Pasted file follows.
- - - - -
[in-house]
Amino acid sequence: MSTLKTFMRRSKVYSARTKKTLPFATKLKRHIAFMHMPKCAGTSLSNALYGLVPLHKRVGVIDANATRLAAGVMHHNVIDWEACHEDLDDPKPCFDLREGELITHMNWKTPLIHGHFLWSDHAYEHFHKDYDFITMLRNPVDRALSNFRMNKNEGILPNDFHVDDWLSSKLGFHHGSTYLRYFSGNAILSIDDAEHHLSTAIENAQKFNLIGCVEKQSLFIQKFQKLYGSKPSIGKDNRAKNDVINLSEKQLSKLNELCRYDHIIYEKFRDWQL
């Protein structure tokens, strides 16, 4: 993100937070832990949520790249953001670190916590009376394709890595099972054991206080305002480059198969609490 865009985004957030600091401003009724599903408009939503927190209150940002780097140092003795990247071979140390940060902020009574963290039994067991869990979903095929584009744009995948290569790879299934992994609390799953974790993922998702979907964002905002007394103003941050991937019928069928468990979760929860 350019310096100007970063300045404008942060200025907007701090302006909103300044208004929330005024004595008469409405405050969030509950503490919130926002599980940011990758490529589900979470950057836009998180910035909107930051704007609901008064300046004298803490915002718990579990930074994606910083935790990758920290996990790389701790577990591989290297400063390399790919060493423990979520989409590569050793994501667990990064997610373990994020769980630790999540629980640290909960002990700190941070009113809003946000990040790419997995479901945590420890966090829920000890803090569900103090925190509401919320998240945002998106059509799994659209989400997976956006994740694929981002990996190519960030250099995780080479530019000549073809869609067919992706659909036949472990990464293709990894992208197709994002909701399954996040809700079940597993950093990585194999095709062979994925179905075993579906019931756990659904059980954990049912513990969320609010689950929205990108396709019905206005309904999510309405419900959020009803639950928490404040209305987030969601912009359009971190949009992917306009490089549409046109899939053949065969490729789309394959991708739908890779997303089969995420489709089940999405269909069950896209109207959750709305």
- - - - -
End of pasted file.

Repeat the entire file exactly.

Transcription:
[in-house]
Amino acid sequence: MSTLKTFMRRSKVYSARTKKTLPFATKLKRHIAFMHMPKCAGTSLSNALYGLVPLHKRVGVIDANATRLAAGVMHHNVIDWEACHEDLDDPKPCFDLREGELITHMNWKTPLIHGHFLWSDHAYEHFHKDYDFITMLRNPVDRALSNFRMNKNEGILPNDFHVDDWLSSKLGFHHGSTYLRYFSGNAILSIDDAEHHLSTAIENAQKFNLIGCVEKQSLFIQKFQKLYGSKPSIGKDNRAKNDVINLSEKQLSKLNELCRYDHIIYEKFRDWQL
């Protein structure tokens, strides 16, 4: 993100937070832990949520790249953001670190916590009376394709890595099972054991206080305002480059198969609490 865009985004957030600091401003009724599903408009939503927190209150940002780097140092003795990247071979140390940060902020009574963290039994067991869990979903095929584009744009995948290569790879299934992994609390799953974790993922998702979907964002905002007394103003941050991937019928069928468990979760929860 350019310096100007970063300045404008942060200025907007701090302006909103300044208004929330005024004595008469409405405050969030509950503490919130926002599980940011990758490529589900979470950057836009998180910035909107930051704007609901008064300046004298803490915002718990579990930074994606910083935790990758920290996990790389701790577990591989290297400063390399790919060493423990979520989409590569050793994501667990990064997610373990994020769980630790999540629980640290909960002990700190941070009113809003946000990040790419997995479901945590420890966090829920000890803090569900103090925190509401919320998240945002998106059509799994659209989400997976956006994740694929981002990996190519960030250099995780080479530019000549073809869609067919992706659909036949472990990464293709990894992208197709994002909701399954996040809700079940597993950093990585194999095709062979994925179905075993579906019931756990659904059980954990049912513990969320609010689950929205990108396709019905206005309904999510309405419900959020009803639950928490404040209305987030969601912009359009971190949009992917306009490089549409046109899939053949065969490729789309394959991708739908890779997303089969995420489709089940999405269909069950896209109207959750709305």